Color Blocking With Tile: The 5 Biggest Trends (And How To Make Them Work For You)

Photo: Laure Joliet
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Design: Reath Design

Using color is a great way to give your home personality and make a statement (whether subtle or totally daring). And when it comes to your kitchen and bath, bringing in color through tile is one way you can definitely go bold. One of our favorite ways to use tile – and a method that’s very on trend – is color blocking. 

Simply put, color blocking is using a large swath of one color, or a combination of multiple blocks of colors, to define an area. It’s a term you’ve probably heard used more in fashion (and maybe even applied to your outfits). In the past few years, it’s become more and more relevant in interior design, with designers using color blocking in everything from paint, to furniture, to accessories. And nowhere can it have a bigger impact than when using tile.

Large areas of colorful tile can transform a space, draw your eye to a certain area, or make certain features stand out. Bobby and the design team are always utilizing color blocked tile in projects to give spaces an extra something special.  And it’s easier than you think to make a major change to your space using affordable tile options!

So are you to see how you can apply color blocking to your space? We’re sharing 5 ways to use this trend to full effect, whether it’s in the kitchen or bathroom, along with our product picks for colorful tile. What are you waiting for? Keep scrolling to learn how to take your tile to a trendy (and colorful) new level.

Want even more ideas for using tile? Check out our post Re-Style Your Tile : The 99 Cent Solution to Elevate Your Space

Photo: Laure Joliet
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Design: Reath Design

GO BIG WITH THE BACKSPLASH

A bold backsplash is a great area to introduce color to an otherwise more neutral space. Whether it’s a more earthy color, or something a bit brighter, a large swath of tile will draw the eye and bring visual interest. You can also you a tile backsplash in the bathroom to bring the same principles to a smaller space.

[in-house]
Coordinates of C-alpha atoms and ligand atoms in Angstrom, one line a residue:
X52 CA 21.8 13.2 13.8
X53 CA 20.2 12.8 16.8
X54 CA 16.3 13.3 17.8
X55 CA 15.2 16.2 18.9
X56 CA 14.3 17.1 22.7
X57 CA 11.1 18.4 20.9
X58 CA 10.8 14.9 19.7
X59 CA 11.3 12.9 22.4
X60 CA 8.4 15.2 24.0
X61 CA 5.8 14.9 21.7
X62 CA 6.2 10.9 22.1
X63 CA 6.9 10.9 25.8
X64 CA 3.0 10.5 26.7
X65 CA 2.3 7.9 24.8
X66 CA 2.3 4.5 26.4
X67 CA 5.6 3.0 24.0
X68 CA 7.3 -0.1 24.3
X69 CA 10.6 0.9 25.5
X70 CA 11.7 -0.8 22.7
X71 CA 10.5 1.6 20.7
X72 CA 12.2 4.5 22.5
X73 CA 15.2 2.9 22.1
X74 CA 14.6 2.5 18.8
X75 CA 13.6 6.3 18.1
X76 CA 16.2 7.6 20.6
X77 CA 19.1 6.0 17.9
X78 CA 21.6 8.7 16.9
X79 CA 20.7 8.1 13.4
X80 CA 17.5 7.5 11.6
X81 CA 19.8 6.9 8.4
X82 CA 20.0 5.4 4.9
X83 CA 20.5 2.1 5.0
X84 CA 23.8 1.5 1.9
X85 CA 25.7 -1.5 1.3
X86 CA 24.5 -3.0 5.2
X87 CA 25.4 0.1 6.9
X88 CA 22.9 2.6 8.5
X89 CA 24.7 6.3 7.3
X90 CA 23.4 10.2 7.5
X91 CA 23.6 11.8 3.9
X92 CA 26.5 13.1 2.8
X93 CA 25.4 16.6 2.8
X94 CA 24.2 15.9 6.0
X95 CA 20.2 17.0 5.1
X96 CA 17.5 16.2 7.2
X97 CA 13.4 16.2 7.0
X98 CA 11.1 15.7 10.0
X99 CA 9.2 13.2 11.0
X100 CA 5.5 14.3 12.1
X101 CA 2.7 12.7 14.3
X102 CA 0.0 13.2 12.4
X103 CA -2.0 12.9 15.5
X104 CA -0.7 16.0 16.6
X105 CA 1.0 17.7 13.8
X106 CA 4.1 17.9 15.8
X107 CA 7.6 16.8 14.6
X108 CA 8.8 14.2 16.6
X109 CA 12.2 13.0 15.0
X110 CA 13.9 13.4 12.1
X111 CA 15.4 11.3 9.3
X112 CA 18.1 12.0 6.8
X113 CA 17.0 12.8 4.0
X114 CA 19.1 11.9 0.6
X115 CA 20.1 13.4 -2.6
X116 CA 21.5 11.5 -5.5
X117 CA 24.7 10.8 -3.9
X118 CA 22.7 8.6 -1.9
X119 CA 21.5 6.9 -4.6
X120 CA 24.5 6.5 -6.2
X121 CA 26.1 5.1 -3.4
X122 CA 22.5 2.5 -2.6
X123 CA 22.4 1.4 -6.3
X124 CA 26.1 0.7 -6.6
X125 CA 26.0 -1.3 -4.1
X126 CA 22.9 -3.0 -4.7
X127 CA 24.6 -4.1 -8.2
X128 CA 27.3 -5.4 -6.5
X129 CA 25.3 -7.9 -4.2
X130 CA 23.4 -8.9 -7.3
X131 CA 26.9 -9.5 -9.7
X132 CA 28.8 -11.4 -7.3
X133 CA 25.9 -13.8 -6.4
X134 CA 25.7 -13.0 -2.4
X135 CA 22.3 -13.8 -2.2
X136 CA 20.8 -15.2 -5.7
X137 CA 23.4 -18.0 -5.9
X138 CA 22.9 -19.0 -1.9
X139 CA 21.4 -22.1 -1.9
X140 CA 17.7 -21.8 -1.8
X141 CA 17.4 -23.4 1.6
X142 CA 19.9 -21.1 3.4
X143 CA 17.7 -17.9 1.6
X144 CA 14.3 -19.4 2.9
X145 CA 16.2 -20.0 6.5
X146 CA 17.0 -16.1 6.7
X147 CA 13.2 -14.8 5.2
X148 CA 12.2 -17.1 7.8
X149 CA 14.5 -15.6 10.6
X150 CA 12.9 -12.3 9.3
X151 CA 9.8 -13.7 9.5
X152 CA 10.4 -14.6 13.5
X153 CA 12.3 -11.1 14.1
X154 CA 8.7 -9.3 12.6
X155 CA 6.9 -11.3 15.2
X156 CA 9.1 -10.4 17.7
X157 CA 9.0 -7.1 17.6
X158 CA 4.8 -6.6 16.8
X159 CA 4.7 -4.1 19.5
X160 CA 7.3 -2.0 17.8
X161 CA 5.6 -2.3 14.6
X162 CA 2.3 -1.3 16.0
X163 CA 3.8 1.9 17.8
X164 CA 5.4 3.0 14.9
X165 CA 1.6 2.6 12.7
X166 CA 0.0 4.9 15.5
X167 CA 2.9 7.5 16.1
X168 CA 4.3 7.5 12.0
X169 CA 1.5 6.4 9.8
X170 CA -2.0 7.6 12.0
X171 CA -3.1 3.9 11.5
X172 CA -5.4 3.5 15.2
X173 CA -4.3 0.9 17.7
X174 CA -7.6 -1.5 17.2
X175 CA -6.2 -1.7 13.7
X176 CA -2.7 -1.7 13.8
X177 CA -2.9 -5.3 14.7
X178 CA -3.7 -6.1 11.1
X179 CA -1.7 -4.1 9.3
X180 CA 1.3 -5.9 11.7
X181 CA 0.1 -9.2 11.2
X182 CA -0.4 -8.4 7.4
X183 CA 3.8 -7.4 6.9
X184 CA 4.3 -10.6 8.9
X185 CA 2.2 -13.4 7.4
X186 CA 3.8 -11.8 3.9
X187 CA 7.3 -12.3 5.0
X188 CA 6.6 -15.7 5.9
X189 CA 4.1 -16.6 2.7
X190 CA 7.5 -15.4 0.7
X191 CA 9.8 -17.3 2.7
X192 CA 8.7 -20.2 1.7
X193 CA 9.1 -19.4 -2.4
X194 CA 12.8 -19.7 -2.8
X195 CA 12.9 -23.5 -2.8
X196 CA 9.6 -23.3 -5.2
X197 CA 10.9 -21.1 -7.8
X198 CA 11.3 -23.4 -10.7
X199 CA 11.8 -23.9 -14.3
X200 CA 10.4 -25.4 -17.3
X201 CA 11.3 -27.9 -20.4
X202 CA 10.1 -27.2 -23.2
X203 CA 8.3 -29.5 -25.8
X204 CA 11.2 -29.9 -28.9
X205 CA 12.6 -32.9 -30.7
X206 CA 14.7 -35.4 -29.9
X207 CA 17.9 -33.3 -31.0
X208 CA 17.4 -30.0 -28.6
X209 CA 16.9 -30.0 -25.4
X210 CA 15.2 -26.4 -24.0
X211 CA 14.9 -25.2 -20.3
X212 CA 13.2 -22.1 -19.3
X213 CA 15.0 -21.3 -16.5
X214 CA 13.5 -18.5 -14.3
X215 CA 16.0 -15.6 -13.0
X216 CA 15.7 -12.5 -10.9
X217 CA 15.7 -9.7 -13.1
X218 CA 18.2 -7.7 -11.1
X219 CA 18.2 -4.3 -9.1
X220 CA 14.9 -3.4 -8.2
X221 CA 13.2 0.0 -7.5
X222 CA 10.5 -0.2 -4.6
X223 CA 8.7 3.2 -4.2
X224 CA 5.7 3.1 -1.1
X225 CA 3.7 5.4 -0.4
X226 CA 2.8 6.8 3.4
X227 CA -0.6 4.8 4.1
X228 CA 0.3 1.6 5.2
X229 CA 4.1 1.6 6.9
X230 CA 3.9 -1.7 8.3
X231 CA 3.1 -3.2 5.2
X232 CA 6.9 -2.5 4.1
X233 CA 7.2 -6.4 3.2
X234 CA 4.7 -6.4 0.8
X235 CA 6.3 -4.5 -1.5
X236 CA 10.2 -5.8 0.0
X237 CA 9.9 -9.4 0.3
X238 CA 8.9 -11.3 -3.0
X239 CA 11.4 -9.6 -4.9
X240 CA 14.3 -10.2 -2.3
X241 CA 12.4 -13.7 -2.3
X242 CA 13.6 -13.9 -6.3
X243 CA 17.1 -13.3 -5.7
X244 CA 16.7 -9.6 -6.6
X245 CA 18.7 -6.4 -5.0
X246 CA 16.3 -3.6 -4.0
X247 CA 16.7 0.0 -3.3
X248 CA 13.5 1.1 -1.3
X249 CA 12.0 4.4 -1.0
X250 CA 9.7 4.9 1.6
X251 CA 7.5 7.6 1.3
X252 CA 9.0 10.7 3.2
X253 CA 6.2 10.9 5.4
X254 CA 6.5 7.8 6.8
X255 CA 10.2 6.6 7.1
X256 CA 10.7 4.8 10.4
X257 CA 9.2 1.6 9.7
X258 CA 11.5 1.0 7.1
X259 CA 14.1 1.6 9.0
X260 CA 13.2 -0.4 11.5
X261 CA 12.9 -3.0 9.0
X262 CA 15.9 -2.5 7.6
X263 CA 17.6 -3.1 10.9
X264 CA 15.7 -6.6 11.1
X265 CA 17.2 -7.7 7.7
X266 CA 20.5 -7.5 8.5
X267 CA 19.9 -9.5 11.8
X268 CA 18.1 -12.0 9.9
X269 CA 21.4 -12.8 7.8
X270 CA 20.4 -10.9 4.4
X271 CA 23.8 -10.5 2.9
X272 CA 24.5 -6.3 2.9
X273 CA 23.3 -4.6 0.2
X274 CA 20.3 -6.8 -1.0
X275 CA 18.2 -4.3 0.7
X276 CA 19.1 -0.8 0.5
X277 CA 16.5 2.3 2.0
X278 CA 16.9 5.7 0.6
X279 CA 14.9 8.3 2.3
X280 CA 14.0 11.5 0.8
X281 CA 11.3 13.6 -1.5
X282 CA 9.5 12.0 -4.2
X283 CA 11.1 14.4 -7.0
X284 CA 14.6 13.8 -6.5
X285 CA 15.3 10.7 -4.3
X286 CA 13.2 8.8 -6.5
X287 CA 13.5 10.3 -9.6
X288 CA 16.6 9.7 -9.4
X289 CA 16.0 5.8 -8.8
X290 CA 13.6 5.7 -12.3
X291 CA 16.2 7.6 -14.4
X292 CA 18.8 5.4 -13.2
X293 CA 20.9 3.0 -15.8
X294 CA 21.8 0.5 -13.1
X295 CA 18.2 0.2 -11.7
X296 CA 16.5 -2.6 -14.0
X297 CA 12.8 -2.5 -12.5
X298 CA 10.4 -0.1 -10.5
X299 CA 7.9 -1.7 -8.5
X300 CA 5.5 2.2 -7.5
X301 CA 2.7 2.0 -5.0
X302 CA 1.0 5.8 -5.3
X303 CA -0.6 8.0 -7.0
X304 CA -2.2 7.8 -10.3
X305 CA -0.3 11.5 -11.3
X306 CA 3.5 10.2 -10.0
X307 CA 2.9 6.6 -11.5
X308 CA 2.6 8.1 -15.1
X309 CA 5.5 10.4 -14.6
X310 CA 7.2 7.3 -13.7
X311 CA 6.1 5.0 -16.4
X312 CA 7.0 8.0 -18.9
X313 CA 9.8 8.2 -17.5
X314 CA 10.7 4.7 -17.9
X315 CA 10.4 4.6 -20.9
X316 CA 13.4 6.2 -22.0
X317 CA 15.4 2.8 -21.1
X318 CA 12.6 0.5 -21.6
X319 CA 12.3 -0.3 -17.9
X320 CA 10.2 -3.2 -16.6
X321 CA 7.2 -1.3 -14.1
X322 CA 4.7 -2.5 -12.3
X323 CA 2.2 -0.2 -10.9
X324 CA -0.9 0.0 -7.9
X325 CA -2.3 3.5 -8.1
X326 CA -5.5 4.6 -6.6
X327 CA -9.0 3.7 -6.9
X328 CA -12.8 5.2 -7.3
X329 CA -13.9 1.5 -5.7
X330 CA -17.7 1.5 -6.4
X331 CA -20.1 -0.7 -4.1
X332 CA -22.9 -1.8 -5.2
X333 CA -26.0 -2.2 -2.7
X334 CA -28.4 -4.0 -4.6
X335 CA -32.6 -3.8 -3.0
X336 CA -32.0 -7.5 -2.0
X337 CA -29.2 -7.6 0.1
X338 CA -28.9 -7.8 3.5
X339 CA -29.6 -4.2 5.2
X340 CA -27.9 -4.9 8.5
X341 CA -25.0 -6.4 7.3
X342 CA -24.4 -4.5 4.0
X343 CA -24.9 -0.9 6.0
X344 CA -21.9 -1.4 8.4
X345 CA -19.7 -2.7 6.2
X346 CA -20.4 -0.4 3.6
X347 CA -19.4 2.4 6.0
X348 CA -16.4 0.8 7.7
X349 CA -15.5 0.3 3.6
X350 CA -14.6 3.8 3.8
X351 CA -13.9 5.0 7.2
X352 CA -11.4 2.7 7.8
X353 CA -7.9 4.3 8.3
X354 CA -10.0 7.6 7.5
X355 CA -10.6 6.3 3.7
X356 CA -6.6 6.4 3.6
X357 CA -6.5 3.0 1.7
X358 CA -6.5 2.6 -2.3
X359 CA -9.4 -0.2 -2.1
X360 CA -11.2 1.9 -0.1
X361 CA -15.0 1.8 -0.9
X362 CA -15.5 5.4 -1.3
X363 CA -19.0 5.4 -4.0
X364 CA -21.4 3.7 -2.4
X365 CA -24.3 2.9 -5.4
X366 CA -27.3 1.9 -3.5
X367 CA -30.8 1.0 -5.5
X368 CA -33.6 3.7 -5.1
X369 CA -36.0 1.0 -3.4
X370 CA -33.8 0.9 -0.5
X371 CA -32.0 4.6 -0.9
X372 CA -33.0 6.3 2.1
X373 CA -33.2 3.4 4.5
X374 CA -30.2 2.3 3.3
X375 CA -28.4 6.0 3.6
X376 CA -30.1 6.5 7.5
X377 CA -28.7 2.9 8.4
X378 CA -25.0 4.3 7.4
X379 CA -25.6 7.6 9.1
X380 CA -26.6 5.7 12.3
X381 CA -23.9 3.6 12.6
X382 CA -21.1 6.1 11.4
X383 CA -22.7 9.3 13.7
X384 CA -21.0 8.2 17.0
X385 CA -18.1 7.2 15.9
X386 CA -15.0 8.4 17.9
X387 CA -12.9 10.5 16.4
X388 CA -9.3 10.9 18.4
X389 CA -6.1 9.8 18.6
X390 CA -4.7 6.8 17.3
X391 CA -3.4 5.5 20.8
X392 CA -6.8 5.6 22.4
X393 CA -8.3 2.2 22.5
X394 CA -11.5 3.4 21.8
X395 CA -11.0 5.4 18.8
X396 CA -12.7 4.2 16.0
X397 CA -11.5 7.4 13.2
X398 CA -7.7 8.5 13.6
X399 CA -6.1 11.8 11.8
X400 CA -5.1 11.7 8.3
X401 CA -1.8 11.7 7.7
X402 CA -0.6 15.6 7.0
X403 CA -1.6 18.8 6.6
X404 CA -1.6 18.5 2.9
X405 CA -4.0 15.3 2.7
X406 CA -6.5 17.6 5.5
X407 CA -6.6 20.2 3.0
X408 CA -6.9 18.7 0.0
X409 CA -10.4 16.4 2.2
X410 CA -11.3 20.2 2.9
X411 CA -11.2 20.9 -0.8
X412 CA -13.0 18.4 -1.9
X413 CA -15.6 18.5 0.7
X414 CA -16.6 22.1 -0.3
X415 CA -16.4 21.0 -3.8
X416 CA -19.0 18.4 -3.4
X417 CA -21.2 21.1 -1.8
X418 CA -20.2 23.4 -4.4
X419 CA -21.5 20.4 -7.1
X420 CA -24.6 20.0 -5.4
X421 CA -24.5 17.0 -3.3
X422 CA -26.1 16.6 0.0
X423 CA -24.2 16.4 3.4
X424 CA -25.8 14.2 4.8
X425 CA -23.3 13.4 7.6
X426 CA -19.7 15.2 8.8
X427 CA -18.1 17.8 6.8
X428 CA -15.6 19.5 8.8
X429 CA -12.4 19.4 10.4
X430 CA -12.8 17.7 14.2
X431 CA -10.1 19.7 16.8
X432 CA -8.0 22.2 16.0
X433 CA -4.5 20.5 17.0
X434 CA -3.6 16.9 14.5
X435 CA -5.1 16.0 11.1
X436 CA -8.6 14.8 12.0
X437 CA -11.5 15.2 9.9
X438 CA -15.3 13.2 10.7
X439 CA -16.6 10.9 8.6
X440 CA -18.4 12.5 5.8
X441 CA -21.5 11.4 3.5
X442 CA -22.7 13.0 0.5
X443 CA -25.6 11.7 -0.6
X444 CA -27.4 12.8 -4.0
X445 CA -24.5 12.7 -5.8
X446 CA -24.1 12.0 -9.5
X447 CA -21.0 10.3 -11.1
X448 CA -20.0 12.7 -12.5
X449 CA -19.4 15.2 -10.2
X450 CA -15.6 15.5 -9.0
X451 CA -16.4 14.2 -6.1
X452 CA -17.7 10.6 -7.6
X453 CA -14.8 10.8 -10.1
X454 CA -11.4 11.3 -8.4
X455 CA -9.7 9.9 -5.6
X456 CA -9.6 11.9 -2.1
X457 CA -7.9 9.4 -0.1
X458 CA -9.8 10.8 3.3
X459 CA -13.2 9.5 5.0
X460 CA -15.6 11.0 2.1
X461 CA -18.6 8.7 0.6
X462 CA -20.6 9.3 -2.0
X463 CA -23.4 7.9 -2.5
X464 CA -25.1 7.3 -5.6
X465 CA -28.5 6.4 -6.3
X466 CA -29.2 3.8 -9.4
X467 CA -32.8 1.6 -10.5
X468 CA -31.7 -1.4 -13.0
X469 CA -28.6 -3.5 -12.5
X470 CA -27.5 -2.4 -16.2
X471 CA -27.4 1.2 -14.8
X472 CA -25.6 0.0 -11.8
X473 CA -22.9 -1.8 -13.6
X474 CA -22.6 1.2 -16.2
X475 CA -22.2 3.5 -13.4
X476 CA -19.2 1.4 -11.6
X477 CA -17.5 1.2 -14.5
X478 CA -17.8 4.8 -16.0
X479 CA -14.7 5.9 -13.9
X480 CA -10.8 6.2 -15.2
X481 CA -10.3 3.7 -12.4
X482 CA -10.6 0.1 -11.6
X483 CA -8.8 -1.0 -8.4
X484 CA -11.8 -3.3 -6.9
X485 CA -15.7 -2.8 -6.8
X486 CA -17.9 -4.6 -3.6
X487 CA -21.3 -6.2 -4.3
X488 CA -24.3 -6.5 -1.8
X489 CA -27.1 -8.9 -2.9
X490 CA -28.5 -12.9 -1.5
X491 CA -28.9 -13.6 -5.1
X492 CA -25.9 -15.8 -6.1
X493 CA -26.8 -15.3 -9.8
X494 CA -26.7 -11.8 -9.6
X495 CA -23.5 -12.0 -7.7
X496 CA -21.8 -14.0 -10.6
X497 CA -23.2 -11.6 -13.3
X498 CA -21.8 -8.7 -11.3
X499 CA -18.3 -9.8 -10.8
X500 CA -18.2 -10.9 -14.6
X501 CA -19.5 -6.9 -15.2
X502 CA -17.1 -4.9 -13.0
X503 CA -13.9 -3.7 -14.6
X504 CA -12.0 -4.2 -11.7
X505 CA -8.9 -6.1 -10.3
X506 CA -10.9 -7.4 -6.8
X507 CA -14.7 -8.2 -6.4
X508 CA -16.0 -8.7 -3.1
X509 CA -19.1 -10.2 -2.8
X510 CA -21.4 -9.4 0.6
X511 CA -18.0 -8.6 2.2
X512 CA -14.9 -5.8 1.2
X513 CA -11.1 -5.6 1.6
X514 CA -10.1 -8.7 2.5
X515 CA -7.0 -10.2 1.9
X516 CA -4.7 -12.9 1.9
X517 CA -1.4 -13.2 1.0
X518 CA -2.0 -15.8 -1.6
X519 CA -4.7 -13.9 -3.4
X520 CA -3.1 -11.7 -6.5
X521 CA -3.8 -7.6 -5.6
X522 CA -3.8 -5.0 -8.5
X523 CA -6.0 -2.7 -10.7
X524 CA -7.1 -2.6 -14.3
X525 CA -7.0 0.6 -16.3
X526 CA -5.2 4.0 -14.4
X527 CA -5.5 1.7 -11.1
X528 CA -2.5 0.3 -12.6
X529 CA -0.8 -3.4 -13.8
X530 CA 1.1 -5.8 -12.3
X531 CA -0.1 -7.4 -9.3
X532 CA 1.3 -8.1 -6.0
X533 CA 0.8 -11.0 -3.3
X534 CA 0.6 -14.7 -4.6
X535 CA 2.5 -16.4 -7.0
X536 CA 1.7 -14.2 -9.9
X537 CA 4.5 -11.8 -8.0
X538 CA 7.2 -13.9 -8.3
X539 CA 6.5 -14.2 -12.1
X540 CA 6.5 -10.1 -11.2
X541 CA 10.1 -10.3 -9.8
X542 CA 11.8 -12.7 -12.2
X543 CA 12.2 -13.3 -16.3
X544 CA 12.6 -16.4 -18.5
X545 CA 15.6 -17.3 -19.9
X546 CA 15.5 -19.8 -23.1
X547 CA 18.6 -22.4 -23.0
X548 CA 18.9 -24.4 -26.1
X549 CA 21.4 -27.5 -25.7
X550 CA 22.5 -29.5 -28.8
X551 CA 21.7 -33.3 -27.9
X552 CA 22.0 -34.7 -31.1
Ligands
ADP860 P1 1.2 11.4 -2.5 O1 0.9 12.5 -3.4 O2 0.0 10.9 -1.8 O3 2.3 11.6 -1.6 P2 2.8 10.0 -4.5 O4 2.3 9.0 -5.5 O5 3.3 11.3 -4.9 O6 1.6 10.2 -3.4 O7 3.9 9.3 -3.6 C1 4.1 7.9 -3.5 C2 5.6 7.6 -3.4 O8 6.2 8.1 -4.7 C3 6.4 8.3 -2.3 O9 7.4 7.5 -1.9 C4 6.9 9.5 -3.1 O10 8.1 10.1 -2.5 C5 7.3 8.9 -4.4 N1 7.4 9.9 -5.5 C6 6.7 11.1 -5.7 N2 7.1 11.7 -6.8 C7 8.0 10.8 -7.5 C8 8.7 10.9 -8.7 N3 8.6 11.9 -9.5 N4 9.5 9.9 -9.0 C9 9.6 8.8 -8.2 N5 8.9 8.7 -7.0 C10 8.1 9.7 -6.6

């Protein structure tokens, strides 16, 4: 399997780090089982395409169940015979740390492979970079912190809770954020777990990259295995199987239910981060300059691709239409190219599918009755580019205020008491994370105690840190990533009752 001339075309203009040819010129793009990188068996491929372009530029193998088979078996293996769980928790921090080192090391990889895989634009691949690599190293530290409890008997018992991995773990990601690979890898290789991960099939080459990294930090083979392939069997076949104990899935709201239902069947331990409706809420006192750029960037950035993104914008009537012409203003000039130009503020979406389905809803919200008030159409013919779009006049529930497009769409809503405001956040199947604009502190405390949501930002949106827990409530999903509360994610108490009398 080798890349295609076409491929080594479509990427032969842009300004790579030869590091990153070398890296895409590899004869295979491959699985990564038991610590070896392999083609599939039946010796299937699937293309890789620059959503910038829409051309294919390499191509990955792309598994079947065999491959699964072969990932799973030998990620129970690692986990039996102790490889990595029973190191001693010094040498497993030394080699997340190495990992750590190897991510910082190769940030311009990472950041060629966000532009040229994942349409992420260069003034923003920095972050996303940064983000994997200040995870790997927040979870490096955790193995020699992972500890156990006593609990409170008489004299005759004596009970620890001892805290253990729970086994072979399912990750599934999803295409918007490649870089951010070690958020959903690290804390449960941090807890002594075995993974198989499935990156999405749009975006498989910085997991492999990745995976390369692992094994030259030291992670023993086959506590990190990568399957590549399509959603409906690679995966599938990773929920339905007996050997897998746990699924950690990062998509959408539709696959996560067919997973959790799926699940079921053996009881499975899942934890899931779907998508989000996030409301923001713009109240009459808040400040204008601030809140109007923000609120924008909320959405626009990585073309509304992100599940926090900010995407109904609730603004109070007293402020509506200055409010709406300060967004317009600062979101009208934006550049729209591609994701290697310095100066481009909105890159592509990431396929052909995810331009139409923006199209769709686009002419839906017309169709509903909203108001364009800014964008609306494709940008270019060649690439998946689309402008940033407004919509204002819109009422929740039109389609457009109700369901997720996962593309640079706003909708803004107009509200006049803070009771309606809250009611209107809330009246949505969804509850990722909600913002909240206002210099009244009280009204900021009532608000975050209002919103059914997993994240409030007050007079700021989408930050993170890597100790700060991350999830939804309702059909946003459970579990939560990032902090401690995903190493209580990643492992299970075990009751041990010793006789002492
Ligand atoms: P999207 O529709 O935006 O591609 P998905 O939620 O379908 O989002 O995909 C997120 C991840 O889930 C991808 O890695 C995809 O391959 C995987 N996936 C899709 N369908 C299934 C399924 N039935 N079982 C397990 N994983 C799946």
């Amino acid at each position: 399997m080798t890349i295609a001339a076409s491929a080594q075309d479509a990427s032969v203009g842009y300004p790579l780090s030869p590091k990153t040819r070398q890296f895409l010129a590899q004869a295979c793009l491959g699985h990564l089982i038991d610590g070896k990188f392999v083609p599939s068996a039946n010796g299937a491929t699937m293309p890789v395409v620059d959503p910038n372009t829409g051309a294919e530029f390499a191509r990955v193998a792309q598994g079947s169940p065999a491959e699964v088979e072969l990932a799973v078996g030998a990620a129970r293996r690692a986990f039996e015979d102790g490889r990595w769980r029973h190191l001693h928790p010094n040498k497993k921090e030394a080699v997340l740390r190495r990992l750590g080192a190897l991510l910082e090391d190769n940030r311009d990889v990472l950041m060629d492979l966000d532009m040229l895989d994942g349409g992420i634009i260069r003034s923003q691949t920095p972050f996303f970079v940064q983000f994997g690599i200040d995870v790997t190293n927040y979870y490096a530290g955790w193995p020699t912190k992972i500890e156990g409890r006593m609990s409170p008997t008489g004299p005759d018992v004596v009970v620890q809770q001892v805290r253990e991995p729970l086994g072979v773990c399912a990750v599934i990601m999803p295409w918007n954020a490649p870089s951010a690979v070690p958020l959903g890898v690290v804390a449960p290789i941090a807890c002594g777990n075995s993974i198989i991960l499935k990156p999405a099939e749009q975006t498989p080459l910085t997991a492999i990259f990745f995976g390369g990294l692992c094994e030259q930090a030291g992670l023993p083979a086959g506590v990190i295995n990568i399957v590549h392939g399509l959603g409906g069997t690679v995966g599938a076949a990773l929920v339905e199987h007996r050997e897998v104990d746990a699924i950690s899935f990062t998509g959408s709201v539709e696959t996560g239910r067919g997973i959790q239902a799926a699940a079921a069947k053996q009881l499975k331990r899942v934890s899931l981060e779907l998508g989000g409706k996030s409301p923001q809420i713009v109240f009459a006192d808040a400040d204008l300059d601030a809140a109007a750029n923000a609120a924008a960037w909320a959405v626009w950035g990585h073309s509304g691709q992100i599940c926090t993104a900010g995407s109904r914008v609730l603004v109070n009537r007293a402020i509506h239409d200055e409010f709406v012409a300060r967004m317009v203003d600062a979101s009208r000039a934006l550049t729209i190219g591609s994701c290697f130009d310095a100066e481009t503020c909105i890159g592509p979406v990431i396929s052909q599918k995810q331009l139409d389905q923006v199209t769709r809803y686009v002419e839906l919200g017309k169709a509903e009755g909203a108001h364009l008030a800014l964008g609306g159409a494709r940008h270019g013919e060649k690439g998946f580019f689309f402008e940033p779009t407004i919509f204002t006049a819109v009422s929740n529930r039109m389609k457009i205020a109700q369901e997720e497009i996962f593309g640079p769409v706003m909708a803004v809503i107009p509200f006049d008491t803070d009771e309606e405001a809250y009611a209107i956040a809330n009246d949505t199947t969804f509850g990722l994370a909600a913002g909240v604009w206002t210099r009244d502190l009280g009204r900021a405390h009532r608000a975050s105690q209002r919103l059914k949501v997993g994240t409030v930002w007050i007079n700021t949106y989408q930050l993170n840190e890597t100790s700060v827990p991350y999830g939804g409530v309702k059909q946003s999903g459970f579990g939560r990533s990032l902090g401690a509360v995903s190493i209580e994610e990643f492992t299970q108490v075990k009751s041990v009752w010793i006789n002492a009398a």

BOBBY’S TIP

For a backsplash, a glossy tile with a handmade feel will contrast well with the clean lines of cabinetry.

Photo: Justin Colt
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Design: Simone Harouche

SEPARATE THE SHOWER

To differentiate the shower in your bathroom, try covering the entire area in one color tile. Not only does it feel very cool and contemporary, it’s also a way to bring attention and make that space stand out from the rest of your bathroom.  And if a bright color feels a little too bold, you can always opt for a more neutral option, like off-white, grey or taupe.

 

BOBBY’S TIP

If you’re going to cover a shower floor in the same tile as the walls, be sure to choose a matte finish that will work well (and not be slippery) under foot.

Photo: Anson Smart
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Design: SJB

MAKE A SPACE STAND OUT

Covering a space in one continuous color – from floors, to walls, to surfaces – is a great way to make a graphic statement, and unify a space. And going with a strong shade, like vibrant blue, bright green or rich red, will definitely keep your bathroom from being boring. For something more subtle, try covering just one wall of a room in tile.

 

 

BOBBY’S TIP

For a space that doesn’t get a ton of natural light, chose a glossy till that will reflect light to make the room appear brighter.

Photo: Laure Joliet
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Design: ETC.etera

HELP DEFINE AN AREA

For spaces that have open floor plans (without a distinct line where one room starts and the other stops) tile is a great way to help make it clear. A large block of colorful tile will definitely differentiate a kitchen, a bar area, or even an open entryway. if you don’t want the space to stand out too much, use a color that coordinates, but will still provide some contrast.

 

BOBBY’S TIP

A little color can go a long way. Consider using brighter colors in smaller spaces to get impact without being overwhelming.

BRING COLOR TO YOUR COUNTERS

Who said walls and floors were the only space that could get colorful? Your countertops are another great place to apply blocks of color, and create a truly unique feature in your space. Cladding an entire counter (the sides and top) in one continuous colored tile will definitely add interest, whether it’s a more saturated shade, or a natural terracotta.

 

BOBBY’S TIP

If using tile on a kitchen counter, ceramic is your best option. It’s heat and water resistant, and when properly glazed, it won’t stain either.

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Design: Robson Rak